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Parasite Diagnosis and Testing

BY: DR. TODD WATTS — 04/04/2021

The average person doesn’t know a whole lot about parasites, nor can they identify the different symptoms or types of parasitic infections. But if you have complex chronic illnesses, you will want to learn about these pathogens and how to treat the different infections.

Most U.S. physicians are unaware how widespread parasitic infections are. They might even tell patients that their idea of being infected with parasites is “all in their head.” (1, 2) In actuality, patients aren’t suffering from a “parasitic delusion disorder.” Quite possibly, parasites are contributing to their health problems.

Parasites are much more common in developed countries than most people realize. For example, it’s estimated that more than 12% of Americans carry Toxoplasma gondii, a microscopic parasite people might get from their cat. (2)

The increasingly toxic environment — including from pollution — could worsen the parasite problem. Toxins can weaken the body’s defenses and alter parasite activity. (3)

Parasites can trigger a wide range of health issues. In some cases, they may be the actual cause behind chronic issues like irritable bowel syndrome and some autoimmune diseases.

(4, 5)


It might be easy for parasites to latch on to hosts, but they do their best to avoid detection.

There are a few different tests that may help check whether you have parasites. But they are far from 100% accurate. That includes standard blood and stool tests, as well as looking inside the gut with special equipment. (60)


Blood and stool tests

You can submit stool samples to a lab to check if you have intestinal parasites or their eggs (ova). These are called ova and parasite (O&P) tests. A lab technician can use special stains to help detect parasites when viewing samples under a microscope. (61)


It’s best to provide at least three different stool samples from separate days to reduce the risk of missing parasites. Still, it’s easy for labs to overlook parasites. And the parasites simply may not be in the tiny bits of stool that the lab analyzes from the larger samples submitted. (62)


Another way to check for parasites is blood tests. But there isn’t such a thing as a blood test that checks for every type of parasite. Instead, the tests are used to check for a few specific types of parasites that the healthcare professional suspects a patient might have. (62)


The blood tests are designed to identify parasites by checking for:

  • Antibodies: When someone is infected with a parasite, their immune system makes specific antibodies to fight them. Blood tests can be used to check for antibodies to a small number of parasites. There aren’t tests for every kind though. (62)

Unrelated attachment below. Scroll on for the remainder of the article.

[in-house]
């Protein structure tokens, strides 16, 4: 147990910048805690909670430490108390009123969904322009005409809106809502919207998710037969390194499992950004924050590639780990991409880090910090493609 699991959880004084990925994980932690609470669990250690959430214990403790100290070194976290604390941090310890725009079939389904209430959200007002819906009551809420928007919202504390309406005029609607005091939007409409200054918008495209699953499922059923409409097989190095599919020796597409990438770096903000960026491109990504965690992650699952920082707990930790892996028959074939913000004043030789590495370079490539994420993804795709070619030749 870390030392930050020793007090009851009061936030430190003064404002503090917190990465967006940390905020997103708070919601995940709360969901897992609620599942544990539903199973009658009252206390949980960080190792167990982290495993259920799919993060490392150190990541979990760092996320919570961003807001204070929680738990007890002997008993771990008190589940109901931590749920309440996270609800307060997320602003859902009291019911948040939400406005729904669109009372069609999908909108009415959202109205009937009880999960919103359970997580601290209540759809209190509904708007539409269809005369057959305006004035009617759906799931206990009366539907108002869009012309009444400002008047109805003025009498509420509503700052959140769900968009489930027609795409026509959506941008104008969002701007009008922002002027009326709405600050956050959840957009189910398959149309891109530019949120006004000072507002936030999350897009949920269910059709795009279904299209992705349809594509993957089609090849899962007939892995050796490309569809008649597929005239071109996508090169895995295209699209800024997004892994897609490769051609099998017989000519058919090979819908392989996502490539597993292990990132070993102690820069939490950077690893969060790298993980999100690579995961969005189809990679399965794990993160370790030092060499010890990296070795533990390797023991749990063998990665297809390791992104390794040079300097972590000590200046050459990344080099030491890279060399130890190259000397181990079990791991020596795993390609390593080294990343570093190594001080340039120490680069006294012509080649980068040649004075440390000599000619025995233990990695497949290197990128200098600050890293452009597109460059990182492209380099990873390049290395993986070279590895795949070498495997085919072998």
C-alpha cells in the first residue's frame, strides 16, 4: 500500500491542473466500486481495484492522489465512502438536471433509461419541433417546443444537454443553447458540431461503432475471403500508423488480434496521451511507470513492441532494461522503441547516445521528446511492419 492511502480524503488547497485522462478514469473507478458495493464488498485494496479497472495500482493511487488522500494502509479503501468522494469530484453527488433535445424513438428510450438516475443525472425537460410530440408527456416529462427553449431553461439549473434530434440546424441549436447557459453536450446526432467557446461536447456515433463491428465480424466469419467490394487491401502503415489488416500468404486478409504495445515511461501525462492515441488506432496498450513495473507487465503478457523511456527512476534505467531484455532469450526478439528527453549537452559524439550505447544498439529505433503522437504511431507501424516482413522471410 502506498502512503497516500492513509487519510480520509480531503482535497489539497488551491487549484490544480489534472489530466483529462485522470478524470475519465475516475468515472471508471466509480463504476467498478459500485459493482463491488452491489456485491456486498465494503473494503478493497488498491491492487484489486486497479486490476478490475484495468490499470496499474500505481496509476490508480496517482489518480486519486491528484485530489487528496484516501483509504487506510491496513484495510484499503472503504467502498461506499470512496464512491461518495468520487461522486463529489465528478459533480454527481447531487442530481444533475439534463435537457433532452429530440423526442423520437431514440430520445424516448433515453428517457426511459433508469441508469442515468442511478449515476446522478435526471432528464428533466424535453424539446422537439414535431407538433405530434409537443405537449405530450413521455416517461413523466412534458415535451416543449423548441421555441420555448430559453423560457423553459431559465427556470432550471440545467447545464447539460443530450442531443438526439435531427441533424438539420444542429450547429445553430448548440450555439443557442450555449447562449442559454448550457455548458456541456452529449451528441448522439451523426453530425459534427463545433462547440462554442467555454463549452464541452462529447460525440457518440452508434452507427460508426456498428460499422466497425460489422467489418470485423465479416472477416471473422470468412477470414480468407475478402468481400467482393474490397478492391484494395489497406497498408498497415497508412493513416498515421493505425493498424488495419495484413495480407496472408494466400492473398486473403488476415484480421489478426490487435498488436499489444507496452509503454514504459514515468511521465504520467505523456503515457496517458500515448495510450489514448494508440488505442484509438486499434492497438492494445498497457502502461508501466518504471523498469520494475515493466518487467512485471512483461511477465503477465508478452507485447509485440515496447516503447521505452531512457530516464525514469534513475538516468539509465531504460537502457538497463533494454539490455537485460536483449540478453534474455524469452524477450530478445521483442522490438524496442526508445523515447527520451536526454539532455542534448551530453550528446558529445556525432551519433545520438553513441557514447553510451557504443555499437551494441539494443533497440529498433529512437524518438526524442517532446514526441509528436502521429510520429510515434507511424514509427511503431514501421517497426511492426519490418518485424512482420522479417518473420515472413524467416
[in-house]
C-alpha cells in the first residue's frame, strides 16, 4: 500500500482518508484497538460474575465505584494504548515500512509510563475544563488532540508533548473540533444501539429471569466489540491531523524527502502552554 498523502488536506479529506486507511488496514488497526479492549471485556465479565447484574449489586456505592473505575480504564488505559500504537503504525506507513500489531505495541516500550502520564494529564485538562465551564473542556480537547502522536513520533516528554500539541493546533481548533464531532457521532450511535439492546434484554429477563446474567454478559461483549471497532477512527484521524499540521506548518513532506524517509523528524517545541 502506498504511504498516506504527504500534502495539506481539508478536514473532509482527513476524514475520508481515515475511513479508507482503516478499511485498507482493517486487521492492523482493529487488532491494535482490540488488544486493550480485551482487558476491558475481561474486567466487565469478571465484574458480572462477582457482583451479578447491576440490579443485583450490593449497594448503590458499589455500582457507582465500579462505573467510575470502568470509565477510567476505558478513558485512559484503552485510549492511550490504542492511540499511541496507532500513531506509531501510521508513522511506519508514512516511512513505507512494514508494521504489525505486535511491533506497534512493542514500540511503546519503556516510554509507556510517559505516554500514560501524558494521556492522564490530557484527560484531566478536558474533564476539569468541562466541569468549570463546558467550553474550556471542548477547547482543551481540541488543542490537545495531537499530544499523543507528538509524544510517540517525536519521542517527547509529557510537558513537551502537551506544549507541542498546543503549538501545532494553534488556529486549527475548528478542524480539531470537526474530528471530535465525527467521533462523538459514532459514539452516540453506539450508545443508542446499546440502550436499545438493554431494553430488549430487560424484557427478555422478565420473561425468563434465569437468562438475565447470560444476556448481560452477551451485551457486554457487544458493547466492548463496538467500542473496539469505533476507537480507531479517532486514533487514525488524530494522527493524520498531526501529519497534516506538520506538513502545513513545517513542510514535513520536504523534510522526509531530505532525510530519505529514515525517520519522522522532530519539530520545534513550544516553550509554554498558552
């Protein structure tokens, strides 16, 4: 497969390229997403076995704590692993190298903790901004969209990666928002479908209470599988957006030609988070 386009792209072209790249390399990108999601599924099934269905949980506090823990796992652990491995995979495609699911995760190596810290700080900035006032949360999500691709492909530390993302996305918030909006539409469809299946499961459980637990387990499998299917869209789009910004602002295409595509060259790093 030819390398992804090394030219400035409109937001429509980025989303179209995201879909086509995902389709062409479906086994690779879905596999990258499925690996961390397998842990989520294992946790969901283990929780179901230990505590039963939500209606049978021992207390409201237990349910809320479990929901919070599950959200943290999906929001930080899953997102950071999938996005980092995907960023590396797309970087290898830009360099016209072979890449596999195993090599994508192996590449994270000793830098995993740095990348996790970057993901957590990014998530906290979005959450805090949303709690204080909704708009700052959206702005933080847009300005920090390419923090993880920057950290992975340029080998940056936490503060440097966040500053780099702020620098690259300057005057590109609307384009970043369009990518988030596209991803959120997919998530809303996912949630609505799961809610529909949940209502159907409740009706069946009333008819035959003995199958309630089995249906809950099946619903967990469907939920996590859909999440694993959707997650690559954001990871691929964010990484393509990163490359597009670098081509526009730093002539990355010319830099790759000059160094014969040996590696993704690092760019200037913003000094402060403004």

• Visible parasites: Lab staff may look directly at a specially stained blood smear under a microscope. They’re looking for parasites that reside in the blood. For example, plasmodium (the malaria parasite) and babesia may be found in a blood smear test. (63, 64)

Imaging and other tests

Imaging tests such as CAT scans, MRI scans, and x-rays may pick up signs of parasites in body tissues. The healthcare professional may be looking for something else but could notice parasites in the process.


For example, a swollen liver and spleen could suggest a patient is infected with plasmodium. And these scans could show large ascaris worms in their gut. (62, 65) Another type of test that may reveal parasites is an endoscopy. It may be used to look for parasites, though it would be an invasive and expensive way to do so. (66)


A newer form of testing can look for parasite’s DNA, such as in the blood or stool. This can be compared with databases of known parasites. Not all parasites can be tested in this way, as the DNA of some parasites hasn’t been analyzed. (67)


How accurate is parasite testing?

Typical parasite testing can be inadequate. Several factors contribute to the likelihood of parasite tests being inaccurate.

Some reasons why parasite tests might turn up empty despite having an infection are:

  • Improper storage: If your specimen isn’t handled correctly, you're unlikely to get an accurate result. To detect certain parasites in their active stage, the stool sample must be examined within 30–60 minutes after passing it or be put into a preservative. Otherwise, the parasite will disintegrate before it’s found. (61)

  • Insufficient availability: The right tests or equipment may not be available to you. And due to inadequate parasite training for doctors, they may not even know the best tests for them. On top of that, insurance may not cover the tests. (61)

  • Insufficient training: Is the technician who’s looking at your stool or blood sample highly trained and experienced? The number of truly qualified people to perform these tests is dwindling while the need is going up. (68)

  • Parasites aren’t being expelled: Stool samples don’t necessarily reflect what’s inside you. Some parasites simply may not be making an exit when they test. For example, they could be hiding in your gut or tissues. (69)

  • Rapid DNA destruction: Though genetic tests are available to detect parasites in your samples, parasites can destroy their DNA when they die. For example, leishmania rapidly degrades its DNA in almost any death situation. If a sample isn’t appropriately preserved and transported in a timely fashion, the test results could be invalid. (70, 71)

  • Shortage of time: Medical labs are often very busy with many tests to complete. If a technician is underqualified and rushed, the risk for errors increases. (72)

Click here to learn lab markers that may indicate parasites. Click here to learn more about how to detox parasites naturally.


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